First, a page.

I spent few days trying to install the Windows 10 ISO on my laptop:

I reset my BIOS settings, since it didn't work, yet still nothing. The USB doesn't appear in the BIOS menu.

Any suggestions?

  • Windows 10 is known to have issue if the USB media is made using any tool except the official Microsoft one. Have you tried that?
    – acejavelin
    Commented May 19, 2019 at 13:01
  • I didn't knew there was one. I searched on the net and can't find it, could you please tell me the name, or give the link. Thank you very much
    – Hamza Ince
    Commented May 19, 2019 at 13:05
  • Hi, I found out why I couldn't get the tool, it was because i wasn't on windows, so I've created a Windows 10 Virtual machine and downloaded the tool, I used it to format my USB, but I still can't the USB in the BIOS menu. Thank you for the suggestion. :)
    – Hamza Ince
    Commented May 19, 2019 at 20:02
  • If your PC or your BIOS are too old you might have an issue there. Some older motherboards might not recognize certain flash drive sizes. Above some threshold.
    – cybernard
    Commented Dec 25, 2020 at 19:14

9 Answers 9


Some BIOSes only re-enumerate USB drive 'types' on a cold boot. This means that if you change the partition\format structure of the USB drive, on some systems you must power them off and on again. If the system always stays on and you use crtl-alt-del or restart to begin a USB boot session, the BIOS may not 'notice' that you have changed the 'type' of partition. For instance, Windows will format a raw, unformatted USB flash drive as a floppy drive (no MBR). This won't MBR-boot correctly. If you use a new partition/format tool to change the partitions to a HDD MBR type of drive, the BIOS will still treat the USB drive as a USB:FDD drive and not a USB:HDD drive unless you reset the CPU or power-off and in again. This type of BIOS is rarely found these days, but it is worth remembering this 'gotcha'!


Possibly your USB Stick is recognized as a HDD instead of as a USB device.

In you bios menu, when you pick the boot priority, you have the option to chose between USB, HDD and FDD drives. However, additionally, you can select the HDD to boot from in a separate menu on the boot menu page. Go into that menu, and check if your USB stick is listed next to the HDD drives in your system.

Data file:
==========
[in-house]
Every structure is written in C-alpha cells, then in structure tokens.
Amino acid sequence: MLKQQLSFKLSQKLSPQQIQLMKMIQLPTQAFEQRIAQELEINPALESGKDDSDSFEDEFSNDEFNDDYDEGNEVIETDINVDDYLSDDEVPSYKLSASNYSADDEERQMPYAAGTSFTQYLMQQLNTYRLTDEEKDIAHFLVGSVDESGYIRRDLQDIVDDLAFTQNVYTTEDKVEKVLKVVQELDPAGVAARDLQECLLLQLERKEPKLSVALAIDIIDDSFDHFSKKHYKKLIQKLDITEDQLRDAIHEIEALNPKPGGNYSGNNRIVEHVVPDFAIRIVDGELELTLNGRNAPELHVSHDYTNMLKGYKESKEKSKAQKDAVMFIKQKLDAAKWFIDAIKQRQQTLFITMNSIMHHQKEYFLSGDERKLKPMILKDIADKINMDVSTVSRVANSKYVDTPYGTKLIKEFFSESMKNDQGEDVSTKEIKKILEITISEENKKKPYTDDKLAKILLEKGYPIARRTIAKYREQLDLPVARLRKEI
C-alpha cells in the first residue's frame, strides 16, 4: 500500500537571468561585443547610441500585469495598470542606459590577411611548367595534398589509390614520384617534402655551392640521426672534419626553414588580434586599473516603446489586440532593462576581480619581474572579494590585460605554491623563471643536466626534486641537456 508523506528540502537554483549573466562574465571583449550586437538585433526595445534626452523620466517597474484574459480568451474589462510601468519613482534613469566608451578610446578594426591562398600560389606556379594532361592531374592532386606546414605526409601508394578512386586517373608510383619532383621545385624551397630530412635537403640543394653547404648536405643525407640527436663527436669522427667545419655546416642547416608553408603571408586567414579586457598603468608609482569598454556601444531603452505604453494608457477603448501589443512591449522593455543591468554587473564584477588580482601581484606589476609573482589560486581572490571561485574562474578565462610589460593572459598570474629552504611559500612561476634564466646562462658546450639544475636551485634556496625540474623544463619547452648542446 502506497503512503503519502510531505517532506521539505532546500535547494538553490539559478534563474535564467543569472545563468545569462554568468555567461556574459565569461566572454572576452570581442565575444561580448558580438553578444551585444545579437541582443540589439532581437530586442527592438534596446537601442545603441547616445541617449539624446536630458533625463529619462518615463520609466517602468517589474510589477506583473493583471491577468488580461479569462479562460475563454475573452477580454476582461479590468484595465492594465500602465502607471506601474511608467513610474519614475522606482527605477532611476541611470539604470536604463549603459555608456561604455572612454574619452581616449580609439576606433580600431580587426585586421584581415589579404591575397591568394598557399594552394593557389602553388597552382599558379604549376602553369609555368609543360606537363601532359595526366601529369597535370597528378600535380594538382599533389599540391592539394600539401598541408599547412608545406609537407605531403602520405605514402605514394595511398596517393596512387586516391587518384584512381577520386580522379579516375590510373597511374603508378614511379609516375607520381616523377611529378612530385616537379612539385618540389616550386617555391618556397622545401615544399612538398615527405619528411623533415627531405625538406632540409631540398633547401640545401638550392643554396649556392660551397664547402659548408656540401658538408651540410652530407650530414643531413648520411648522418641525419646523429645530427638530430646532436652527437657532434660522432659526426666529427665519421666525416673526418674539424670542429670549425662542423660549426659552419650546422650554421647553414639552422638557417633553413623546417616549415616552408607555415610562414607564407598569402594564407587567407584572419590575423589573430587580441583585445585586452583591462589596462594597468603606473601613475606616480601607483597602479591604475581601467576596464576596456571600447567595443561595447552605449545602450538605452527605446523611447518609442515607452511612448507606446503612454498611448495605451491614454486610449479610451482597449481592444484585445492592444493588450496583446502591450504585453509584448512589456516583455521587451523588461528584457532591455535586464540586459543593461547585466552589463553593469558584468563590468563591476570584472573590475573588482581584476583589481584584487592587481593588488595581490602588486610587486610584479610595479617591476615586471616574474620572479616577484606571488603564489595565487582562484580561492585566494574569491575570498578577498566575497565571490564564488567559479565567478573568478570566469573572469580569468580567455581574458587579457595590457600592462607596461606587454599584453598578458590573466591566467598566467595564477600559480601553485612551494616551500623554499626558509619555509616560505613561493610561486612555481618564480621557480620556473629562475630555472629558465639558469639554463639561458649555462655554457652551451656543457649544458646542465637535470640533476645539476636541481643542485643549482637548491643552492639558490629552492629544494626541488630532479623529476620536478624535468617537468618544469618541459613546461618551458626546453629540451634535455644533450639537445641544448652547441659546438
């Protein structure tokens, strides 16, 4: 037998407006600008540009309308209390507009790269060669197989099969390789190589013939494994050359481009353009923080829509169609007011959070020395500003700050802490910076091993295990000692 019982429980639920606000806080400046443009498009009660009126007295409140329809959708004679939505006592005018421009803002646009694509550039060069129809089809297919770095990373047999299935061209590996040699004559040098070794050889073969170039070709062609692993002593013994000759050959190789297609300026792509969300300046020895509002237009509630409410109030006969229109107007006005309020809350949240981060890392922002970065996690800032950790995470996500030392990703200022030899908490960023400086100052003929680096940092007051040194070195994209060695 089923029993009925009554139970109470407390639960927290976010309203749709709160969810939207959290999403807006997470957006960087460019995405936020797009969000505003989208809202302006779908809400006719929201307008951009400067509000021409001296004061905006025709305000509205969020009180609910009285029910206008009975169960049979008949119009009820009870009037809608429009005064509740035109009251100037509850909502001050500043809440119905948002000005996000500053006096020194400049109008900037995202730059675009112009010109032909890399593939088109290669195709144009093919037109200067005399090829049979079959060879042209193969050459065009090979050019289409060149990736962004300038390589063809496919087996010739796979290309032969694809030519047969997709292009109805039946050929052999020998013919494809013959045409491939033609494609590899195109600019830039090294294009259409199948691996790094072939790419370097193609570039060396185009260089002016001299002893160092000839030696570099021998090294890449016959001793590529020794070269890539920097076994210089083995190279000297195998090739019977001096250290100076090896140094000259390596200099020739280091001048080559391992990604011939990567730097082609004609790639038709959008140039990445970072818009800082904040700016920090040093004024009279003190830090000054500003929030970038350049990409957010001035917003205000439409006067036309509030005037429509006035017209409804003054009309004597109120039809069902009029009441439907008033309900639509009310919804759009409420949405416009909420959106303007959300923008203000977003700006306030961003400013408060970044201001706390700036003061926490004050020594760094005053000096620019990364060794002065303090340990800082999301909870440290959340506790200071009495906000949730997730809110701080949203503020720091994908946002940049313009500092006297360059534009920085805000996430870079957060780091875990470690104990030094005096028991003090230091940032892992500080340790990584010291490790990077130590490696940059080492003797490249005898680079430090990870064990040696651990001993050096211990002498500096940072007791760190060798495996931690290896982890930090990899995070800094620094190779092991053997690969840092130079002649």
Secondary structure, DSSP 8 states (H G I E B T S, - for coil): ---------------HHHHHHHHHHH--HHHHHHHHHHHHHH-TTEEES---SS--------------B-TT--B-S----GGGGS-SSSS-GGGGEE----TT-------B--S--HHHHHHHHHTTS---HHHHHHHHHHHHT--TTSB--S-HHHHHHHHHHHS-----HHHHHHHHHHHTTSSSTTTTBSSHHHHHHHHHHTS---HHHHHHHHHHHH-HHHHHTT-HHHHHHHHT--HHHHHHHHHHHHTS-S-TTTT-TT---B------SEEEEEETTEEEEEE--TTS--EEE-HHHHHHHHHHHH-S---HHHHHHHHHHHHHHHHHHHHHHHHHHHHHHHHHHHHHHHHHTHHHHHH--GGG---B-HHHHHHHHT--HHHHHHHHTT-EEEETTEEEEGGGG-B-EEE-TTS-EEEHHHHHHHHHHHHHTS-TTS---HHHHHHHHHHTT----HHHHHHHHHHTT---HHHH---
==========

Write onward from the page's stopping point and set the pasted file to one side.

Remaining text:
Just like @SSi said, BIOS is somehow did not recognice that USB types have changed from GPT to MBR. Maybe it could help..

  • I plug in my USB Bootable, then i go to USB Configuration in BIOS.

  • In the Mass Storage Devices, I changed the USB types to "Forced FDD", Save & Exit.

  • Then go to BIOS again and change the Boot Priority of USB to the top , Save & Exit.

Then restart, it work for me.


Try to connect your pen drive in a USB 2.0 connector. Sometimes the bios does not recognize the newer protocol.

The USB 3.0 connectors are blue. Connect in one that is not blue and try again.

My computer does not recognize the card reader.


I had the same problem and managed to boot from the card reader after turning off secure boot and turning on legacy boot.

Here was my Bios configuration:

Bios configuration

Beware: when I reverted this configuration I had to restore the OS.

  • Secure boot is only compatible with UEFI; and also secure boot can prevent you from booting if you dual boot with a non-MS OS (like linux). If you needed to enable legacy mode to do your install that means you're booting into BIOS mode (not UEFI mode)- in which case turning legacy mode off/secure boot back on would kill your system/prevent you from booting into your newly installed OS. Just leave secure boot off/legacy boot on as default config if you do any sort of messing with your boot configuration.
    – boog
    Commented Sep 13, 2022 at 13:56

Maybe your bios is set to 'Legacy Boot' and you are trying to boot from 'UEFI Boot' usb or vice versa. There should be an option in bios to change this.


I found the problem, but still don't get it.

I tried to boot my key on an another laptop, and it worked, the other PC could boot on my USB flash drive.

I thought it might have been either me who hadn't properly set the BIOS or the computer at fault.

But, what I did next, was using an another USB key with my PC, and it also worked. I don't know why, but my computer and my USB flash drive didn't worked together.


I encountered a similar problem where the F12 boot selection menu would not display the USB boot option. @SSi's solution worked for me. I powered down the PC, removed the USB drive, reinserted it and powered back on. That worked, and the USB drive showed up in the F12 boot menu. I was able to successfully install the OS.


Plug in the USB before entering the BIOS menu, and check whether the USB is listed under "Hard Drives" instead of "Removable Devices" (the exact wording may be slightly different). If it is listed with the hard-drives, move the USB to the top of the list of hard-drives. Then, in the "boot priority" menu, select "Hard Drive" and not "Removable Drive".

I'm not sure why the BIOS failed to detect my USB drive as a USB drive, but this solution worked for me.

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